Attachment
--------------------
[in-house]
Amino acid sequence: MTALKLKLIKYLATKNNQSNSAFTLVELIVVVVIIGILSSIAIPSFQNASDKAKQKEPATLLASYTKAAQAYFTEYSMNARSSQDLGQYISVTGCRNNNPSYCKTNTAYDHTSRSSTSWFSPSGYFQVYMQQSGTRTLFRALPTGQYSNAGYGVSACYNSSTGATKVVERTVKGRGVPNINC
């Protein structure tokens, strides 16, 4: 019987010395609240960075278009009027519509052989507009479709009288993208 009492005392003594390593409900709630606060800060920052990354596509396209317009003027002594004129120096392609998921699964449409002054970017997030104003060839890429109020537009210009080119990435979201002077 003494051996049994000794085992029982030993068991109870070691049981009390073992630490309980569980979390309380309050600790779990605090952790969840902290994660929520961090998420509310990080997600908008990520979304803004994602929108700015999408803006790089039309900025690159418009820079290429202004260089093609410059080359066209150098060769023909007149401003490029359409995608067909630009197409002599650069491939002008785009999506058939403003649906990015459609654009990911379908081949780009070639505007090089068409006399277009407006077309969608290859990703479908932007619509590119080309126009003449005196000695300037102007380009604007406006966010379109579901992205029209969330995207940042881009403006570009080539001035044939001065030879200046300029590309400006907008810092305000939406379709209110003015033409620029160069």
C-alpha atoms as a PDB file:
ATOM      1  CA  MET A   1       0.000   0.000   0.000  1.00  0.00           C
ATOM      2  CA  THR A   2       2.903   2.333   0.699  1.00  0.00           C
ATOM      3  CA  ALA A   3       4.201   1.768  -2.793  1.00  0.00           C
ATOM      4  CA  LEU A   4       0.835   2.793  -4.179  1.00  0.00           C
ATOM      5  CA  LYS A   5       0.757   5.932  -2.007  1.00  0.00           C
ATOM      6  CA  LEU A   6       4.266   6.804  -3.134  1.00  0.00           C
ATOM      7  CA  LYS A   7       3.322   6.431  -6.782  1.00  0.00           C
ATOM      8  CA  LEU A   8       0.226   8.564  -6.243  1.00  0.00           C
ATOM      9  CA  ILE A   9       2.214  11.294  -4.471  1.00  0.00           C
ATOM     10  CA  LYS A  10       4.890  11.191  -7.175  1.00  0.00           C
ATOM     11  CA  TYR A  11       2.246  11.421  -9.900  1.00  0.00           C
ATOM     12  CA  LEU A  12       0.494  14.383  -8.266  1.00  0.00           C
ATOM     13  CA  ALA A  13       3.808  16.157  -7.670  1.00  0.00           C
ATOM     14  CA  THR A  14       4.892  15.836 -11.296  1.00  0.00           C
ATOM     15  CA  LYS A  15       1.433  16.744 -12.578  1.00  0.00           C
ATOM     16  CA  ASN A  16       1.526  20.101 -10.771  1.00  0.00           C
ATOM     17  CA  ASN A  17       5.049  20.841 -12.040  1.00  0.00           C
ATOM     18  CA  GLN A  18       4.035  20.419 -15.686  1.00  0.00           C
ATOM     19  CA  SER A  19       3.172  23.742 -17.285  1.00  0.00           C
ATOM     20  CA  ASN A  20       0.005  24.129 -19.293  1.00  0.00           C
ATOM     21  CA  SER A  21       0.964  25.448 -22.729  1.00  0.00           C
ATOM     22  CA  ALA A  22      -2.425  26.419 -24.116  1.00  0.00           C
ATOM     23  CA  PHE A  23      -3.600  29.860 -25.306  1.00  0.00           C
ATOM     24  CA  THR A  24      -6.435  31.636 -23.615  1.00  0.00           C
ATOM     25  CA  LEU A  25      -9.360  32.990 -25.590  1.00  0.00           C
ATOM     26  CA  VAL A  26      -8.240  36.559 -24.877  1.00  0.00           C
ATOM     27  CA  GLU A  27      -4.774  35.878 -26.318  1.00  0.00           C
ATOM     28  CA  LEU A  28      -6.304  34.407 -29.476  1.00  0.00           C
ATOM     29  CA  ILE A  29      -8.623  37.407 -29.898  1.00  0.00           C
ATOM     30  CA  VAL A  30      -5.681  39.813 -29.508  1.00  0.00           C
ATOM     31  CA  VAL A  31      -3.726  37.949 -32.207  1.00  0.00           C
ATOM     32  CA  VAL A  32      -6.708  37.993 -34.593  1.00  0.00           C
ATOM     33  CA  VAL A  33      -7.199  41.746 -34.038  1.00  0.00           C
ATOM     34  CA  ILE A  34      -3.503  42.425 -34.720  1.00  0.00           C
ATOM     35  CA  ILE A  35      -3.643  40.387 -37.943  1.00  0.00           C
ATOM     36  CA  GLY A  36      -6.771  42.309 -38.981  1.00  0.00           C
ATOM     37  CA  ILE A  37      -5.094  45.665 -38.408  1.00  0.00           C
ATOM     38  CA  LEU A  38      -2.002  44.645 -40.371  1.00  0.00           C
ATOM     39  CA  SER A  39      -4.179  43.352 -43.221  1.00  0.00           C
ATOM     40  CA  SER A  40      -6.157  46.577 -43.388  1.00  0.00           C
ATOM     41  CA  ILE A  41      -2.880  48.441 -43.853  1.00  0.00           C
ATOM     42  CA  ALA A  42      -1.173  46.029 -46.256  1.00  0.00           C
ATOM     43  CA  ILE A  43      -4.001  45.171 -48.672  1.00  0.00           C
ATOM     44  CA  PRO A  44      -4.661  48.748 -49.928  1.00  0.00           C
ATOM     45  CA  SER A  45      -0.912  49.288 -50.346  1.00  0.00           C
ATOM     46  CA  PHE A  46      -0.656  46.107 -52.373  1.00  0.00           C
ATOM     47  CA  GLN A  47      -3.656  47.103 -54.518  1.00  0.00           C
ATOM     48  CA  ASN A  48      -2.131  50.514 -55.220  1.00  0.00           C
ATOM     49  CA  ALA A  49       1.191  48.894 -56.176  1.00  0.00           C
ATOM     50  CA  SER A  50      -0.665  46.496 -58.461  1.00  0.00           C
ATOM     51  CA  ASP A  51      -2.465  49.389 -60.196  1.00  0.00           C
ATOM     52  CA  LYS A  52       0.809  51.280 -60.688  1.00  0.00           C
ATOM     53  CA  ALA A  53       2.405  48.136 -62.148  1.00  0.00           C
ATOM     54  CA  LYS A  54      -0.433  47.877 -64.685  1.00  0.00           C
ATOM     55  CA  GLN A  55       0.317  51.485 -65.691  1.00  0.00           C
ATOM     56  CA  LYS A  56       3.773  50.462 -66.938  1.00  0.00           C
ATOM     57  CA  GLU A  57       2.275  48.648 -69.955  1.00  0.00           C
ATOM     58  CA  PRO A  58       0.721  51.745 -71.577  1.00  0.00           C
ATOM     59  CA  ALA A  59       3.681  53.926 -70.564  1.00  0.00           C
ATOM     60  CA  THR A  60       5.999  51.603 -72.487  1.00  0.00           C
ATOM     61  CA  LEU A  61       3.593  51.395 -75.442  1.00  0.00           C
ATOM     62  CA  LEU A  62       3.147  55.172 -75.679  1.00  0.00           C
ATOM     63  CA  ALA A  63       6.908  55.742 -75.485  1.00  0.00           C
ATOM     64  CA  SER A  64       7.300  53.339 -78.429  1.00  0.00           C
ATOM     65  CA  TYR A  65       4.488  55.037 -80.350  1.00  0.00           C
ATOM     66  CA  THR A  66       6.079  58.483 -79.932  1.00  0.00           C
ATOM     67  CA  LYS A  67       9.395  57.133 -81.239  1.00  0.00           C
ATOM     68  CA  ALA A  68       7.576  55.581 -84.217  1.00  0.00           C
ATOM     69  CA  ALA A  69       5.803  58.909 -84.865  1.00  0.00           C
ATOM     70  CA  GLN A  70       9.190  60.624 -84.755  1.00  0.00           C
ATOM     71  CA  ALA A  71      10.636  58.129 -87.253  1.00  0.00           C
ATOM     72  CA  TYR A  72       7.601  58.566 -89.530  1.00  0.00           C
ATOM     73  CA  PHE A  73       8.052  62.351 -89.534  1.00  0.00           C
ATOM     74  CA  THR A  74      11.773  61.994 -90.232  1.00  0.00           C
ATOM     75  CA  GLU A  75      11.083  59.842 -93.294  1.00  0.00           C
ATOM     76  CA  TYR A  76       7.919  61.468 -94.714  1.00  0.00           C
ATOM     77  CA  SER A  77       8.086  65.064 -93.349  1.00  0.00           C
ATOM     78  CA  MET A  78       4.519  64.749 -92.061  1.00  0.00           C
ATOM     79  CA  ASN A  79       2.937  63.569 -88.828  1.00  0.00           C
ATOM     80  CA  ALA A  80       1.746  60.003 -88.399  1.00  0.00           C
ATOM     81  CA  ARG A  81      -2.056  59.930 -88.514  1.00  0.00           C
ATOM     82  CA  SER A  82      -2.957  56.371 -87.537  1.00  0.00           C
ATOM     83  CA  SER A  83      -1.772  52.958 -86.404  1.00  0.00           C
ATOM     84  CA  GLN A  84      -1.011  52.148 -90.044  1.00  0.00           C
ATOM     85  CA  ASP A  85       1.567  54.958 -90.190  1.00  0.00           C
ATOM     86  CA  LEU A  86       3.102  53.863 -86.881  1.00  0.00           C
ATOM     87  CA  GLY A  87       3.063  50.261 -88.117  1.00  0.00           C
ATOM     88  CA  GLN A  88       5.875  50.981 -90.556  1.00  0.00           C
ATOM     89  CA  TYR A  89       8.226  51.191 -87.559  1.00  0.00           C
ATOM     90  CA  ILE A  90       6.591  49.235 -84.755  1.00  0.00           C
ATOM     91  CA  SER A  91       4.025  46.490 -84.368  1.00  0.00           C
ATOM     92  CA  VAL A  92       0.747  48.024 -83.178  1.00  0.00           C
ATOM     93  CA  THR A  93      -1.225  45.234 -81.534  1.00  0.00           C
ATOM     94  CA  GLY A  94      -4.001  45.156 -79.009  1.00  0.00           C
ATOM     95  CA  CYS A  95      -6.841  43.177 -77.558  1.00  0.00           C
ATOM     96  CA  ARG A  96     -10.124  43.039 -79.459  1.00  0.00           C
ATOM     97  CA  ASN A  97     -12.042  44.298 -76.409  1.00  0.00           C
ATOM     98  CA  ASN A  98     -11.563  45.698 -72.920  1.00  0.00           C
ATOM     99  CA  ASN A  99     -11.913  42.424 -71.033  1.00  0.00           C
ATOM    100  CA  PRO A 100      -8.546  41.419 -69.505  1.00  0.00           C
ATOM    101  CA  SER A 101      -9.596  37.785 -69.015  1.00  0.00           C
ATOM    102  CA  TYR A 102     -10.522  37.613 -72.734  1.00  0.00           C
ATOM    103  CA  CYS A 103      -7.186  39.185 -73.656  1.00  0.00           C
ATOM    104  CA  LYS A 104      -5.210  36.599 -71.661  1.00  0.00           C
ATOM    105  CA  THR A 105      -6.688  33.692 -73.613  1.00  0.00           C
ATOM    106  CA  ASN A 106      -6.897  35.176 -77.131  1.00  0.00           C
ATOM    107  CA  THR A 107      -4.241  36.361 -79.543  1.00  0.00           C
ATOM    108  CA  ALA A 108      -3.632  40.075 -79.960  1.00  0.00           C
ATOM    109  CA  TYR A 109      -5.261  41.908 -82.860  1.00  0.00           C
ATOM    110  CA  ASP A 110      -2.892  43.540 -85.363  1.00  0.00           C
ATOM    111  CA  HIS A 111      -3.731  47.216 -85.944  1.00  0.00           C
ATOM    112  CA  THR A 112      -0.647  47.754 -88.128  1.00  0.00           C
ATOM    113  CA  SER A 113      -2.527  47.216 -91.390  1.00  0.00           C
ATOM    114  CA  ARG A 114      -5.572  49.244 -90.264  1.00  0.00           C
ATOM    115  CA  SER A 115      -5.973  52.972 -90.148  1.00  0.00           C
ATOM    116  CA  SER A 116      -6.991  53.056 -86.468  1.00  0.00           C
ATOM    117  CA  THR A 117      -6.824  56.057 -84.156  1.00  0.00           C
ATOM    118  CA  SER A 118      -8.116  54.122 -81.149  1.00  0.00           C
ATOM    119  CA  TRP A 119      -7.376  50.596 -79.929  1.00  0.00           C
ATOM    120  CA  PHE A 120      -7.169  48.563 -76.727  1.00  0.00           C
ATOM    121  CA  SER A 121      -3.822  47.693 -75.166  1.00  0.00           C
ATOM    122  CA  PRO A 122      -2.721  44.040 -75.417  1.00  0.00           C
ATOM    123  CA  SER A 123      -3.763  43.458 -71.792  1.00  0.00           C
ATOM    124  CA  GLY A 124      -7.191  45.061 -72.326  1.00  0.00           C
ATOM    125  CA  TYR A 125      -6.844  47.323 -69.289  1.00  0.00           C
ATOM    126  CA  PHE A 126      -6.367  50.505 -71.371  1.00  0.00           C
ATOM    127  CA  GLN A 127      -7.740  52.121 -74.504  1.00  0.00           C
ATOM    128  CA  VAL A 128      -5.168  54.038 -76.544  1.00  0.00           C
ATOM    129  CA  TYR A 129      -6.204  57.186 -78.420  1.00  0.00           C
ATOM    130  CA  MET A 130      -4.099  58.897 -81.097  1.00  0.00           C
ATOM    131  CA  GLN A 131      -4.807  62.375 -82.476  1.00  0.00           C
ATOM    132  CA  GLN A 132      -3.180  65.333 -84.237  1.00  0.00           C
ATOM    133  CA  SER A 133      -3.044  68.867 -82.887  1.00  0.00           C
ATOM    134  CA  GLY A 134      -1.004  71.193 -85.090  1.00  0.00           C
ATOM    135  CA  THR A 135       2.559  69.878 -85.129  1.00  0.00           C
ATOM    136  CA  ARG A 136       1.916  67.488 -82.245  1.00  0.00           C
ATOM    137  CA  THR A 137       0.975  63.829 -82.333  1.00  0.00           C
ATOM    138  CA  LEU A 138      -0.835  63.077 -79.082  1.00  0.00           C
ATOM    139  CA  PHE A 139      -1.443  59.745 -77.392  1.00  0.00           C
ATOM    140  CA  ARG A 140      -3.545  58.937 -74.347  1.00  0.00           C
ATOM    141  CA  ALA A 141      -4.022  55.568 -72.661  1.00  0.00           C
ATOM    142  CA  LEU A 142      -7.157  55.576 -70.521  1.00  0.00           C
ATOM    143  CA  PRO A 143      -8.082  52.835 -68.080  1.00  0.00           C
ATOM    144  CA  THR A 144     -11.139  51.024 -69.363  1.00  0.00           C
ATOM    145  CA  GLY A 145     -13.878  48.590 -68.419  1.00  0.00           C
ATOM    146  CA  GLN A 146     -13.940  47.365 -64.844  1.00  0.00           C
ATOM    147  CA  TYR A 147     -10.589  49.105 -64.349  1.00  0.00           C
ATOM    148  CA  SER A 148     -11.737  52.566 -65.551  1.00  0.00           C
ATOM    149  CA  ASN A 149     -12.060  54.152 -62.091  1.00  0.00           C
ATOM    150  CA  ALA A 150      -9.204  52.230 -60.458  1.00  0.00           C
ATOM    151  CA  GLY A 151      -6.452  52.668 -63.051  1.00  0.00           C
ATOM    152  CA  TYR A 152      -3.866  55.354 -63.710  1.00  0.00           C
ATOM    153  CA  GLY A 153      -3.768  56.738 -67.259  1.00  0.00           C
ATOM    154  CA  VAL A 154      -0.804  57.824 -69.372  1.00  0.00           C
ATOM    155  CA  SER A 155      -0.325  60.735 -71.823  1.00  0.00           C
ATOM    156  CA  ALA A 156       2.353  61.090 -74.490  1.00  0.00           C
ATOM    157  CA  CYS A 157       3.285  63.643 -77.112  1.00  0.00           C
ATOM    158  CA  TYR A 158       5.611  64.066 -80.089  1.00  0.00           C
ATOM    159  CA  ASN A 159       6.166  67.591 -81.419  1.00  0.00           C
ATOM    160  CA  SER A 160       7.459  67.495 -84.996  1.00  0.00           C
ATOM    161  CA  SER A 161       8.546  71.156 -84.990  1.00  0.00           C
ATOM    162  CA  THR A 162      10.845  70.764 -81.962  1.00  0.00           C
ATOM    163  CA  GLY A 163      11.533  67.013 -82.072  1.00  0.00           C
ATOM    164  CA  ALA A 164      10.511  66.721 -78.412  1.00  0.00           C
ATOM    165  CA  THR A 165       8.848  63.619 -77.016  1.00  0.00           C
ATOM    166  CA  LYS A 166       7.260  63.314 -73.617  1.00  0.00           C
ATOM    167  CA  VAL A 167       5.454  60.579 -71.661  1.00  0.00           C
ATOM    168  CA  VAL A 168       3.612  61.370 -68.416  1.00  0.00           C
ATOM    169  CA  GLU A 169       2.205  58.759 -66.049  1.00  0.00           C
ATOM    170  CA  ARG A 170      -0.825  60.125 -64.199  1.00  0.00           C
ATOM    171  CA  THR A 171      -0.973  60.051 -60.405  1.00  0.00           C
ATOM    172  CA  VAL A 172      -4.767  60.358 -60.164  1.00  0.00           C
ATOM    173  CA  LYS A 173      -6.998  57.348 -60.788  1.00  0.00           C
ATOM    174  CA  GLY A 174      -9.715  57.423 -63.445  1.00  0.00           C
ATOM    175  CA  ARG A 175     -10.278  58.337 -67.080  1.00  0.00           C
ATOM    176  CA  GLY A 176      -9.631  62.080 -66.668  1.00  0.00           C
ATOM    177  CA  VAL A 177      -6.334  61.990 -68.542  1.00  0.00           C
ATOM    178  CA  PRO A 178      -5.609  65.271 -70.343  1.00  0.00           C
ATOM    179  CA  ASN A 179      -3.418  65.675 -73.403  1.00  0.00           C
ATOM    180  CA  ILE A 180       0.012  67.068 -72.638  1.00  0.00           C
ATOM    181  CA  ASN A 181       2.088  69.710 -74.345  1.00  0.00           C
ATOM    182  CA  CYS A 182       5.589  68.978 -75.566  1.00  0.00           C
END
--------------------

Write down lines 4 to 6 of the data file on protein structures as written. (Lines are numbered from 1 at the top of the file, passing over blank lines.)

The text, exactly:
C-alpha atoms as a PDB file:
ATOM      1  CA  MET A   1       0.000   0.000   0.000  1.00  0.00           C
ATOM      2  CA  THR A   2       2.903   2.333   0.699  1.00  0.00           C